Like Ann. we are very fortunate in our parish now with a priest and two deacons who all give good sermons which are usually based on the Mass Readings, but it has not always been so in other places and times. It is particularly disappointing when a non Catholic friend or lapsed member of the family comes, and the opportunity to teach and inspire seems to be missed, which is likely to be at Christmas, or for weddings and especially funerals.

  7. RAHNER says:

    The quality of many sermons given by secular priests in the UK is poor. Many priests lack an effective theological language. A sermon should not be a theology lecture – but neither should it be an opportunity to simply regurgitate a few pious platitudes.

  8. St.Joseph says:

    Note my comment at 10.47.!!! Which you ridiculed!.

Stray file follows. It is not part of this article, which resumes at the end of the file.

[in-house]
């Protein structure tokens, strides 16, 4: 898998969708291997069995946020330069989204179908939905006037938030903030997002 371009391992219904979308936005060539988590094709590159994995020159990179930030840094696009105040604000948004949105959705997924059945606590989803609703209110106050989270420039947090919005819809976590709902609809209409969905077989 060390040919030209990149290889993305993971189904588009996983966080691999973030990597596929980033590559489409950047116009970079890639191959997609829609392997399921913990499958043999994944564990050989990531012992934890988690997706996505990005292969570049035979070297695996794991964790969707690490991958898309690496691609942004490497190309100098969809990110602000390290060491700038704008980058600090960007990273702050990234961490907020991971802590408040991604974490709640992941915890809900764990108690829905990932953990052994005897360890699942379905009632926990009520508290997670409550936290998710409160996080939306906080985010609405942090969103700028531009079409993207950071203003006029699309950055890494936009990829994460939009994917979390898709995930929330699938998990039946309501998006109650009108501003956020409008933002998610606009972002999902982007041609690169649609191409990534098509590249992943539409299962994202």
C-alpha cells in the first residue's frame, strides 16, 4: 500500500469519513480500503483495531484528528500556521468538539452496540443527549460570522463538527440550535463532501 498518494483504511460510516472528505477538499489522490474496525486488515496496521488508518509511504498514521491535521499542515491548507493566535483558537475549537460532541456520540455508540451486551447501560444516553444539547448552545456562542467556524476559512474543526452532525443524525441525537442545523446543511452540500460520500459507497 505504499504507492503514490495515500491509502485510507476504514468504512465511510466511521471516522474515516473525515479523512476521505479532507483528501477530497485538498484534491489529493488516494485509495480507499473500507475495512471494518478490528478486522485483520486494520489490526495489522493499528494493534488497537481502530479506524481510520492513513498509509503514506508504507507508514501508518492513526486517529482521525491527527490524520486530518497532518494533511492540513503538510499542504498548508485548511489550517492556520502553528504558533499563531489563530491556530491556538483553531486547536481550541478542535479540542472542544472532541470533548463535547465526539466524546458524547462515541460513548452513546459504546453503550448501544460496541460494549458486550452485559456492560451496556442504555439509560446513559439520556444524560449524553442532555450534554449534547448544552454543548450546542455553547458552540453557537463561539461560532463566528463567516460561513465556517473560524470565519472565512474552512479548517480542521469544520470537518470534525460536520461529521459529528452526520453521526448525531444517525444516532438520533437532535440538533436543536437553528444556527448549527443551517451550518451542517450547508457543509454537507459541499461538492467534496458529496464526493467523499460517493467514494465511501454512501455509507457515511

You realise we have a view do you?

    • Nektarios says:

      St Joseph,
      I did not ridicule your posting of 10:27.
      Yes, of course I realise you have a view sincerely held no doubt, but when applying it to myself you were wrong on all counts. That was all that should have been inferred.

      • St.Joseph says:

        I was not applying it to anyone in particular.
        Definitely not to you. A Church full of people will obviously react to homilies differently some will say .I did not understand that, or what was all that about?.
        I can respect people who think differently to me,as I hope they will respect me who think differently to them. That does not mean that the same Spirit is not working with us all.(re your comment)
        Thinking is not the same as believing-that is something that you and I differ on.
        If take a non-catholic to Church with me, I don’t expect them to believe in everything that is said,but do expect their respect for taking them their,and if they want to discuss anything with me I expect it would be with respect..The same if I went to another denomination.